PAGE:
Beauty is abounding in Bermuda but there are some locations that offer even more splendor than others. A feast for the eyes, these 6 places are some of the most beautiful in Bermuda.

 

1. Harbour Road
Cycle, ride or drive the length from Burnt House Hill, Warwick to The Lane, Paget and take it the vistas of the Great Sound, Hamilton Harbour and Front Street from afar. In the summer months, you can spot young sailors, racing and tacking in their Optimist sail boats and if you’re lucky, you can watch as a cruise ship makes its way into port in Hamilton. Also easily spotted along Harbour Road are well-known and stately homes like Cave House and The Gables.

 

2. Gibb’s Hill Lighthouse
In the decade before Gibb’s Hill Lighthouse was built, 39 vessels were wrecked in Bermuda’s waters, so it goes without saying that the lighthouse was supposed to make navigation through Bermuda’s constellation of reefs safer. Built in 1846, its beam of light runs 362 feet above sea level. Climbing the 185 steps to the top is an undertaking but the views from the top of the island and the Atlantic are well worth the exertion.

 

3. The Town of St. George’s
Historically, St. George’s is where the survivors of the Sea Venture landed and where the island’s first settlers made their homes and it was even Bermuda’s capital until 1815. The real beauty of St. George’s is not found in the replicas of historic ships or museum exhibits, it’s found in the narrow streets dotted by candy-colored cottages and in the faces of those who call this tiny town their home. Venture out and discover the splendor of St. George’s through the people who live there.

 

4. The Railway Trail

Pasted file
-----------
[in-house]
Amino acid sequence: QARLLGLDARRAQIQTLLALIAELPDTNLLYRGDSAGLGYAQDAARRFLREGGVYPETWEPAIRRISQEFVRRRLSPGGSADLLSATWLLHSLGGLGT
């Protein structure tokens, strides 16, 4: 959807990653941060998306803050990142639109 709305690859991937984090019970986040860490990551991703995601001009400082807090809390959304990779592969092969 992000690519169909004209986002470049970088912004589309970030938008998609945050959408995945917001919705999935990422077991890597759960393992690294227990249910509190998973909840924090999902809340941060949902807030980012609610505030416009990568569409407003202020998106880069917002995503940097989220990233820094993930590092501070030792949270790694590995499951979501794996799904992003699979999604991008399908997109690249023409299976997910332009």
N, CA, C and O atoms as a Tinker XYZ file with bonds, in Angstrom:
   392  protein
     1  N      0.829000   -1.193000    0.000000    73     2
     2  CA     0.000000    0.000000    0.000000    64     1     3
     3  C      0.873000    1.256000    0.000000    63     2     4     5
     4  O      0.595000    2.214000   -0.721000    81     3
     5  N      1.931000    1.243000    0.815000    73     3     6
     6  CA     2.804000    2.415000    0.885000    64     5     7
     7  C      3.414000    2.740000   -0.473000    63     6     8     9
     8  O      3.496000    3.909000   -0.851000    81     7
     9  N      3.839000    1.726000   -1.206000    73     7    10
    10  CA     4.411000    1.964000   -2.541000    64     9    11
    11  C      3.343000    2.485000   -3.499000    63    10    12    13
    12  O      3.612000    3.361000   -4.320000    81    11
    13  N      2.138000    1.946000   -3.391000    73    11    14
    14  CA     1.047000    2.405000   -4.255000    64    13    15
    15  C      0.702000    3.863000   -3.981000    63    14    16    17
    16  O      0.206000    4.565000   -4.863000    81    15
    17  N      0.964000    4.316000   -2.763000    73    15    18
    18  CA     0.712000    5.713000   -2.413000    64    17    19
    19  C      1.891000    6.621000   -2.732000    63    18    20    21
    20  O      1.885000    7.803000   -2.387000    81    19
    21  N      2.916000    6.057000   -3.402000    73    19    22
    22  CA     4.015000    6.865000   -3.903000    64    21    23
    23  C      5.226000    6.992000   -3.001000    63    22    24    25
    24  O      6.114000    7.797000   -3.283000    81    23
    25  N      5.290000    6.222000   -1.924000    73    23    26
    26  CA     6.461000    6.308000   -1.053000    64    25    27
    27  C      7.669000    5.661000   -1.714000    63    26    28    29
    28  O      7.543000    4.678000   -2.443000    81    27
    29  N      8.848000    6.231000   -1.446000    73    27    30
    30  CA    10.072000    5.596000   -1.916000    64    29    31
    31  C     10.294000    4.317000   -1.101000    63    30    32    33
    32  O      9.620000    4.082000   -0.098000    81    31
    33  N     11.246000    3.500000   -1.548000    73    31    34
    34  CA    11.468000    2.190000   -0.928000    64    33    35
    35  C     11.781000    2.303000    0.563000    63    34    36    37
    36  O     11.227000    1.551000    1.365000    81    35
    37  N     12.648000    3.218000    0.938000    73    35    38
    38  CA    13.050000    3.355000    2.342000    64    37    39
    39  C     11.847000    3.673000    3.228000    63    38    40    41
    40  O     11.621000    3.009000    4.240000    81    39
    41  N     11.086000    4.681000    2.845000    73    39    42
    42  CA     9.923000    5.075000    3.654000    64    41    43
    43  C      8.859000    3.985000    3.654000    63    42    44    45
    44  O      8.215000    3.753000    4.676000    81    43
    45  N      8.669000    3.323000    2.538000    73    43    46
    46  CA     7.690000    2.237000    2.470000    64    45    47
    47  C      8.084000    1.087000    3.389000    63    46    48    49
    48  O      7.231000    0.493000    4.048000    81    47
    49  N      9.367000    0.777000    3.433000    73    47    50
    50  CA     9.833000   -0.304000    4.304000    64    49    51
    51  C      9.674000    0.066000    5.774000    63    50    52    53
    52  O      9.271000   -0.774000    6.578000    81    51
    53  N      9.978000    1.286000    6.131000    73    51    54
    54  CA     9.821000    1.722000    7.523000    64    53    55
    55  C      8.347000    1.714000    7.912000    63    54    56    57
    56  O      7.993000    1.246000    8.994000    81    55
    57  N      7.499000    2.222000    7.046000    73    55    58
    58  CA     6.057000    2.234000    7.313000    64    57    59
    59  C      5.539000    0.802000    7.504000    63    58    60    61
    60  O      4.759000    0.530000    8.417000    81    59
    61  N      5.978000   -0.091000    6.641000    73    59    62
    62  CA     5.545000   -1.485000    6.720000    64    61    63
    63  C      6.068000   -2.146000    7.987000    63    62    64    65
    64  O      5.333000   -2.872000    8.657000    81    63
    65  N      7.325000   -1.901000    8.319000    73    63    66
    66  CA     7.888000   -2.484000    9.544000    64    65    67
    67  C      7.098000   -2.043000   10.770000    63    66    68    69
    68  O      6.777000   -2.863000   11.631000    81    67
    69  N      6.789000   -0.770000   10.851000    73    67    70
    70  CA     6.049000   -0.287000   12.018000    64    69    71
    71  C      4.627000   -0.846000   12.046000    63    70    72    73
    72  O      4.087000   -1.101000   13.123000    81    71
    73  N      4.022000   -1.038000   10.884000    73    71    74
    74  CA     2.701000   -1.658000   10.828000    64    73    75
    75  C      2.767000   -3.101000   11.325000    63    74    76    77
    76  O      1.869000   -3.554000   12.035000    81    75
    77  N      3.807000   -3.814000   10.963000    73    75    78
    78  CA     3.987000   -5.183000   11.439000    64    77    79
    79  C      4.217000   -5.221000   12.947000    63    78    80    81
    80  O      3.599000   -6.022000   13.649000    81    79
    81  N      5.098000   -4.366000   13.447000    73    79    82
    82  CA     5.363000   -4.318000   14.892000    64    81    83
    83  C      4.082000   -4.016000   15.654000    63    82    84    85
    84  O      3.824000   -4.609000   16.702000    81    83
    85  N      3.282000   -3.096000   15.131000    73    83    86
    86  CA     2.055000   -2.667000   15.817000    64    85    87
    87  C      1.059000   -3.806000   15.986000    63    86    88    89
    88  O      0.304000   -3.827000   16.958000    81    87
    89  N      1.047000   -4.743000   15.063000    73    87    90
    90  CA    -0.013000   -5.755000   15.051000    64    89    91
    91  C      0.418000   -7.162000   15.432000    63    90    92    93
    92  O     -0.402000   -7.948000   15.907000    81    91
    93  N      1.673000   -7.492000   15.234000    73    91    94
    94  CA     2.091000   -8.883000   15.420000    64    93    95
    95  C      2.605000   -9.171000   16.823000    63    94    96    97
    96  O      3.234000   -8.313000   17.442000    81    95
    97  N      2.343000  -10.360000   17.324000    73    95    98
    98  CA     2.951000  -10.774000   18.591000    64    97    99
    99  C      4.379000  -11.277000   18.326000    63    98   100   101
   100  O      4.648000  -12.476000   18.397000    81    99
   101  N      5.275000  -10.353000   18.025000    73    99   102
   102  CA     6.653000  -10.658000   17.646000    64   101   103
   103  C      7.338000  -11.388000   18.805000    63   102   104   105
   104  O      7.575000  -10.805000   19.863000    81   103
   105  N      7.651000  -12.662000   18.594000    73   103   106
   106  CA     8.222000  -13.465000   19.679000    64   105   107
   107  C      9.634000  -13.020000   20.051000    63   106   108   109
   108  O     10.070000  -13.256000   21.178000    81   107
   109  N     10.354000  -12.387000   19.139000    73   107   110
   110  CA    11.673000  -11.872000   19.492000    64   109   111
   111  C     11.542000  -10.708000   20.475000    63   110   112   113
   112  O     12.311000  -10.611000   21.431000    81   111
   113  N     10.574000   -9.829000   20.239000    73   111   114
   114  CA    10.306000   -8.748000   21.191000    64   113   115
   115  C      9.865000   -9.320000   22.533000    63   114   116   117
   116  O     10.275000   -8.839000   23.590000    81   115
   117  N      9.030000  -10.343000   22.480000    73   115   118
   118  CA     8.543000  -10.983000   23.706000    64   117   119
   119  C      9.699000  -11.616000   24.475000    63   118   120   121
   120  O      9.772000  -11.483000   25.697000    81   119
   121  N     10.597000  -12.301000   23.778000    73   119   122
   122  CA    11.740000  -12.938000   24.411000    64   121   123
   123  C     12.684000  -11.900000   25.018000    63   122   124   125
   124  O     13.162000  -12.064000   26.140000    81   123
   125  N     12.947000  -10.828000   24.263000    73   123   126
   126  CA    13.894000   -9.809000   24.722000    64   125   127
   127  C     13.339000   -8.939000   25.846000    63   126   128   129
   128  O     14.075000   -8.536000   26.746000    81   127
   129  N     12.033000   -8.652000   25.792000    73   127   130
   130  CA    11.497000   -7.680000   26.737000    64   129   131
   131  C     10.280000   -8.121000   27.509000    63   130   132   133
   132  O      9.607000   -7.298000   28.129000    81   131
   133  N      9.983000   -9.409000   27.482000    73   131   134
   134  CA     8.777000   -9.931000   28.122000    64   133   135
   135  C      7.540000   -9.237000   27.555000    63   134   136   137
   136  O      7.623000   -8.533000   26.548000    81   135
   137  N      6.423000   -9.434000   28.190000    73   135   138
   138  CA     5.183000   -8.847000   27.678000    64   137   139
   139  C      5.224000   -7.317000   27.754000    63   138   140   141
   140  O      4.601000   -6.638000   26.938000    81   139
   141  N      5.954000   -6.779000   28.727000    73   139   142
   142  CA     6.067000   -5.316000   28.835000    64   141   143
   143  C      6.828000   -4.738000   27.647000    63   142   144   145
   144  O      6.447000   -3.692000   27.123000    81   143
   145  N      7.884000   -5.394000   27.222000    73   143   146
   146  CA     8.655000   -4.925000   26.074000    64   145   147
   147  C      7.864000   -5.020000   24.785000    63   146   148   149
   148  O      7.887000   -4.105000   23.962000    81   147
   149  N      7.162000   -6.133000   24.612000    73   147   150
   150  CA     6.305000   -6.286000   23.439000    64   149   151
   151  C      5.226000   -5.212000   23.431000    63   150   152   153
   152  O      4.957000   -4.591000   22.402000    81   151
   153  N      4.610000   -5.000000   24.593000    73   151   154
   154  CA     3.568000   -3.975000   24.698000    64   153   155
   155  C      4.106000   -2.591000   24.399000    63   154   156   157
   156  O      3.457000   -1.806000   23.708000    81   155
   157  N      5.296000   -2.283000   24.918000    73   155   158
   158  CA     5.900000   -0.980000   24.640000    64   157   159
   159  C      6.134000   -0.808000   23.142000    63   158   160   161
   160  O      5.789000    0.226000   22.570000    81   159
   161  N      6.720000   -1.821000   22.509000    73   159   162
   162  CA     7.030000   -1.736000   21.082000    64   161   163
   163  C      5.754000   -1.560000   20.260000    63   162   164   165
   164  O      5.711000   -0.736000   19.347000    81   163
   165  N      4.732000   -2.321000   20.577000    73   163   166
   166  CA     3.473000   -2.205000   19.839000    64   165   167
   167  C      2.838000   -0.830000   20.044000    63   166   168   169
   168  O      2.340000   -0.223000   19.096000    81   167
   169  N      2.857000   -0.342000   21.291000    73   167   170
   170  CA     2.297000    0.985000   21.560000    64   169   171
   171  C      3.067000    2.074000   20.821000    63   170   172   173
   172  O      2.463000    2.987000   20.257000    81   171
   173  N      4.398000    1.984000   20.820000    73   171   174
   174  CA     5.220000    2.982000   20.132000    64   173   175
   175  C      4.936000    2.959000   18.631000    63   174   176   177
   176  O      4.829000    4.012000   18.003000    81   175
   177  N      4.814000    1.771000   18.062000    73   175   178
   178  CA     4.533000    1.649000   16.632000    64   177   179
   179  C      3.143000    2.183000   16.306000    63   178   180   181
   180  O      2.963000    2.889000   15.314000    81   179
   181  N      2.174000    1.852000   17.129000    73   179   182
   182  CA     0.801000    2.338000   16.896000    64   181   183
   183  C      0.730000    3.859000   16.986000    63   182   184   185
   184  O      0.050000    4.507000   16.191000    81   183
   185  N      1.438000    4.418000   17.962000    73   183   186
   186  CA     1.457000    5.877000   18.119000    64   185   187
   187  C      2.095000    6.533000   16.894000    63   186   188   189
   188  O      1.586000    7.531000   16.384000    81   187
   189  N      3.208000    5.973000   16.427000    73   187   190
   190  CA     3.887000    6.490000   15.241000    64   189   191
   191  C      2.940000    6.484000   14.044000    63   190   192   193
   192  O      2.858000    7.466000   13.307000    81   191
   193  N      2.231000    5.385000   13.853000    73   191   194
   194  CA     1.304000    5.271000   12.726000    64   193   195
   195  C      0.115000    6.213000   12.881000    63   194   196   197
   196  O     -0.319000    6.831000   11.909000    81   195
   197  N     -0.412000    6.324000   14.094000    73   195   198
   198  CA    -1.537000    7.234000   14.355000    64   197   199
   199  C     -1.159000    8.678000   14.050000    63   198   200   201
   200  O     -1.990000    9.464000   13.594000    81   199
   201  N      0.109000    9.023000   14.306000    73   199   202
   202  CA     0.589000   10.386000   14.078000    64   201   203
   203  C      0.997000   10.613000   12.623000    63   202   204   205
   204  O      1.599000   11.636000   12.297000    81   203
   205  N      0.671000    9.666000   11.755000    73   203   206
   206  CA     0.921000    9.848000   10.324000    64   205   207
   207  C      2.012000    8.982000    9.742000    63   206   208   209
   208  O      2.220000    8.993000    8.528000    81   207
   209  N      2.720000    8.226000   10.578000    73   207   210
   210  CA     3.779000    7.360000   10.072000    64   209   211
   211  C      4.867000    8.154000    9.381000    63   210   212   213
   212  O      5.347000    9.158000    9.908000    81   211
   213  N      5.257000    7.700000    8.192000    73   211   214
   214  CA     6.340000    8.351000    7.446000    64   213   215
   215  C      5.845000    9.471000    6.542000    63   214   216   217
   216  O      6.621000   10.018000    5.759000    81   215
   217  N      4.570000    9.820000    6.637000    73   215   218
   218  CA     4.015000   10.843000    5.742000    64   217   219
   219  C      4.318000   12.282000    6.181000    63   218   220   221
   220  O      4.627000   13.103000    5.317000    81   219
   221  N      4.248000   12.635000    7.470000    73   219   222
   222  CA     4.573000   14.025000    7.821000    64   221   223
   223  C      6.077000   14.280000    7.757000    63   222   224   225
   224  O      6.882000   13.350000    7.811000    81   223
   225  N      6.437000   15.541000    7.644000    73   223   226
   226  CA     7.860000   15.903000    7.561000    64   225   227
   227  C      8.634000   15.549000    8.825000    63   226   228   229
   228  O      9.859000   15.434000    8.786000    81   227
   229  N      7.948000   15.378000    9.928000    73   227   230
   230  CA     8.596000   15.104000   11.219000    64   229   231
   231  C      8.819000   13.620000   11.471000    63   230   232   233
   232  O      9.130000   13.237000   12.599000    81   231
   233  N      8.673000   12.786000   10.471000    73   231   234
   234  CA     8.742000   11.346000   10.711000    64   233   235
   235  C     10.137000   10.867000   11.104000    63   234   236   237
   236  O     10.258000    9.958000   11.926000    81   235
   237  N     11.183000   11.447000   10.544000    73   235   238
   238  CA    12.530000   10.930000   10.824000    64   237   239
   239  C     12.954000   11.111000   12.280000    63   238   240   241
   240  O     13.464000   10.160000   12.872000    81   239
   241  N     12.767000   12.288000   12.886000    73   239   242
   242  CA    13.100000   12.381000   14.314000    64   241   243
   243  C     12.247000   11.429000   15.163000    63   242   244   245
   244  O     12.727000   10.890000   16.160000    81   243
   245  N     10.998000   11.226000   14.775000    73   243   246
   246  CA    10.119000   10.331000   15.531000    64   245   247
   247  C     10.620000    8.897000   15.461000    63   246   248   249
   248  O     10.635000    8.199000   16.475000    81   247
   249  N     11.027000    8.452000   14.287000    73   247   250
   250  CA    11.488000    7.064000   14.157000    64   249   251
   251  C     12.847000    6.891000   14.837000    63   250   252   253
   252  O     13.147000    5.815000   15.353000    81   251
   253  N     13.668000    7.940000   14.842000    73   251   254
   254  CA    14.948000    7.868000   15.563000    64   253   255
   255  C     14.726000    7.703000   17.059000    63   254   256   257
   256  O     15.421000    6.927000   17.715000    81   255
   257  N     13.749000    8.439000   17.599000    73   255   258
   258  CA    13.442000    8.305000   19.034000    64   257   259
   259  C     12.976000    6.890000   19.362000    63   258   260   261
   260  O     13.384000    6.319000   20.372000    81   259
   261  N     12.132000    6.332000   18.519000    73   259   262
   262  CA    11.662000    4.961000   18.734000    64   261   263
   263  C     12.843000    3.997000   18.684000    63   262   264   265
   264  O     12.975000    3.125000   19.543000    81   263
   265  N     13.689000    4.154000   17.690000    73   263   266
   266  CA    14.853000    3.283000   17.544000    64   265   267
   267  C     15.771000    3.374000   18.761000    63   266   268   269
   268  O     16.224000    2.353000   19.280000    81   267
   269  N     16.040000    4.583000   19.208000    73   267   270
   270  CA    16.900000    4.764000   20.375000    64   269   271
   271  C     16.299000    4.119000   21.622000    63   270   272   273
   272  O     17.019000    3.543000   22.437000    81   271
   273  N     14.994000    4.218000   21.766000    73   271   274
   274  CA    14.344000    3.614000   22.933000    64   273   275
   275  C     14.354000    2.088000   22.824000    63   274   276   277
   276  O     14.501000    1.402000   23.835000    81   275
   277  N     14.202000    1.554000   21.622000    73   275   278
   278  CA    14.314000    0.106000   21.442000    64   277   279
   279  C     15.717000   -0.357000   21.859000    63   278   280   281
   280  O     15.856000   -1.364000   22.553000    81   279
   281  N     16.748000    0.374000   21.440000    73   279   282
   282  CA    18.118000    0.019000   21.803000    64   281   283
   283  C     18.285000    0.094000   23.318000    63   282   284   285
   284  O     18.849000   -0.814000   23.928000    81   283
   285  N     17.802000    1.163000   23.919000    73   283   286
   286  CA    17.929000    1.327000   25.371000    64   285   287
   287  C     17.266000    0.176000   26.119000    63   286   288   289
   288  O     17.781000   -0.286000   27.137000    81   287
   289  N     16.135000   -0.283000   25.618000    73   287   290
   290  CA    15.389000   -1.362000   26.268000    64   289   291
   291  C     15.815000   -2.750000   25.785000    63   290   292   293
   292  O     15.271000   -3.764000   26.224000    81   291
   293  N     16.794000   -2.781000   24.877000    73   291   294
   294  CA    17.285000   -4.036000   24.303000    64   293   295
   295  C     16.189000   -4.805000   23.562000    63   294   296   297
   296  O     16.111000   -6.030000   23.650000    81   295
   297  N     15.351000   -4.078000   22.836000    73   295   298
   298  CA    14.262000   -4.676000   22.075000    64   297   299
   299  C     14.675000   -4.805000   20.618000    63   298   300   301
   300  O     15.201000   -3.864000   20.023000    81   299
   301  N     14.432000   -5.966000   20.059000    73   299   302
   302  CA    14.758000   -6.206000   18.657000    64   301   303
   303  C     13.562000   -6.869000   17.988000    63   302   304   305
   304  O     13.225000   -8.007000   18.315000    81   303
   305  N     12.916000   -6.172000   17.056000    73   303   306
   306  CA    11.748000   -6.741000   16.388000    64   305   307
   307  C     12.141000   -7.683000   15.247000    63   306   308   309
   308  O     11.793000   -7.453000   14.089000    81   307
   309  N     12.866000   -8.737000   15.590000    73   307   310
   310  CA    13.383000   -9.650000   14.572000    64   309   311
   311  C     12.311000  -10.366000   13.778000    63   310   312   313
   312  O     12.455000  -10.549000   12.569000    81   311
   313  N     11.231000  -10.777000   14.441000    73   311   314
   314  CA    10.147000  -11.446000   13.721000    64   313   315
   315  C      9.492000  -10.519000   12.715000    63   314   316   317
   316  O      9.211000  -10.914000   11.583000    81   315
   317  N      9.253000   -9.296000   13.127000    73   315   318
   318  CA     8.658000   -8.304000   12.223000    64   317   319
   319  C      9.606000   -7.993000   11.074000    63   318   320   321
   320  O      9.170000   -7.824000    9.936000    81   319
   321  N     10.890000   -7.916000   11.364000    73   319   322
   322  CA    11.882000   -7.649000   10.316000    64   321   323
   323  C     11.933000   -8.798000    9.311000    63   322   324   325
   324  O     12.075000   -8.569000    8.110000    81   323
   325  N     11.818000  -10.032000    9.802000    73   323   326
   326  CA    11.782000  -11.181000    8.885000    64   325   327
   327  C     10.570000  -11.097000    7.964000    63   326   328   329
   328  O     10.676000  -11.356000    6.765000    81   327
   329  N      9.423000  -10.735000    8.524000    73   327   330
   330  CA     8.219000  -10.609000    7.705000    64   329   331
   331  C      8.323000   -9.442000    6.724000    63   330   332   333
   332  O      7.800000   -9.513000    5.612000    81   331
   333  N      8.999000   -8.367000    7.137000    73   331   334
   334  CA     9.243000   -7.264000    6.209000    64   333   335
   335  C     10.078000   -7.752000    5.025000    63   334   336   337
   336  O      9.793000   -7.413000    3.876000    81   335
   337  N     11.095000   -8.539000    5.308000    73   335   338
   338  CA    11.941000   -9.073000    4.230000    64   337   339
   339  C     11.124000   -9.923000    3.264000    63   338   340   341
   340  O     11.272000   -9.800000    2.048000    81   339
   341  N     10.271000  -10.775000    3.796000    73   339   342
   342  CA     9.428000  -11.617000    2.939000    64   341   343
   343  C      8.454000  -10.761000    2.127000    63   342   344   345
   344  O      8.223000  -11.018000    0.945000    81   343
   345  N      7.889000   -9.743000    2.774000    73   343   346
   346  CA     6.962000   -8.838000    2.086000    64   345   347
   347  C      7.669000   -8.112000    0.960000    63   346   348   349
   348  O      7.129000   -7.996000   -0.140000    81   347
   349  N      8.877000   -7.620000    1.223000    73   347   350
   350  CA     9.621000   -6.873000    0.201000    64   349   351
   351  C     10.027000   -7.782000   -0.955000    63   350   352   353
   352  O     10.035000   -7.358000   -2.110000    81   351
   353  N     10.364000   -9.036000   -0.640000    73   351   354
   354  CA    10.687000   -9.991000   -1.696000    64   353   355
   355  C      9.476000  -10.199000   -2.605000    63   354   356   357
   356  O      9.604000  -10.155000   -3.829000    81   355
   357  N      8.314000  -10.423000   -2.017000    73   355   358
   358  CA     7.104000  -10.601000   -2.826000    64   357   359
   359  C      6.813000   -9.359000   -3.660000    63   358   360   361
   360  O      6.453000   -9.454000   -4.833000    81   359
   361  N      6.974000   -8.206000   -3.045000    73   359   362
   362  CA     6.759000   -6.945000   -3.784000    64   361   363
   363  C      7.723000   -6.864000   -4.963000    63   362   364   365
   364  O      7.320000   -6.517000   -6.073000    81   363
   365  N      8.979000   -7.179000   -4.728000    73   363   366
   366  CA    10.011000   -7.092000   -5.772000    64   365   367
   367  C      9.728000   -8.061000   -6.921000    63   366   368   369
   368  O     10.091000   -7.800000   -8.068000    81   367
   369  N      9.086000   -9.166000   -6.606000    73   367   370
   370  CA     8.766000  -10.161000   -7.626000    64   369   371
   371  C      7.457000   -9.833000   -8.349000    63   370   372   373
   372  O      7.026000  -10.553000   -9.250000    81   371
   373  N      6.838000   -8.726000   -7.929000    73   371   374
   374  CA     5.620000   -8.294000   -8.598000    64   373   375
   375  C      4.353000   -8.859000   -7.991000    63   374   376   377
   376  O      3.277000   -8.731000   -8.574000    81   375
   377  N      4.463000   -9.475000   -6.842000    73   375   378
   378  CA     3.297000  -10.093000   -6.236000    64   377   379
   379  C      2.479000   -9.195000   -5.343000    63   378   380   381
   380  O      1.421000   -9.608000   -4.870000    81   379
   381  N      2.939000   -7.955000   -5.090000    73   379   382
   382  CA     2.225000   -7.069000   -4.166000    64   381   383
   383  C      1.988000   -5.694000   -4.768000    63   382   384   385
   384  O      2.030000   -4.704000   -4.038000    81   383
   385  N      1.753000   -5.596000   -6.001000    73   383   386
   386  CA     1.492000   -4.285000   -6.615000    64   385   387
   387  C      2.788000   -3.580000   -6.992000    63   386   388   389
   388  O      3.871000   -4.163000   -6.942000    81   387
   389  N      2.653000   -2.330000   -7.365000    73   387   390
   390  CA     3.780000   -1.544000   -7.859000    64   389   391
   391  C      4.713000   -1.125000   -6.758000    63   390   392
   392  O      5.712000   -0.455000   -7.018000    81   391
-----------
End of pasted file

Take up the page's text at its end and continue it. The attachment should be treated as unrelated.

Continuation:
Running the full length of the island is the Bermuda Railway Trail. It was once the path that the island’s train (lovingly known as the “Old Rattle and Shake”) would run but after the train was decommissioned in 1948, the path was transformed into a trail for walkers, runners and bike riders in 1964. Today, the vast majority of the trails are accessible, and some are even linked by bridges. No matter which trail you choose to enjoy, natural beauty is found in abundance!

 

5. Somerset Bridge
Known as the smallest working drawbridge in the world, Somerset Bridge links Somerset Island to the mainland and has been around since at least 1620. The bridge itself is quite spectacular and when standing atop it and looking out into the Great Sound or Ely’s Harbour, you can appreciate how important that bridge would have been in Bermuda of yesteryear. If you get lucky and you catch a boat making its way under the bridge, make sure you snap a picture!

 

6. Heydon Trust and Chapel
This beautiful property is situated in the West End of the island and features 43-acres of private parkland administered by the Heydon Trust. Positioned at the southern end is Heydon Chapel, a very small church thought to have been built in 1620 and offers a striking view of Heydon’s Bay. The property is a bird sanctuary and also an abundance of plants both endemic and native.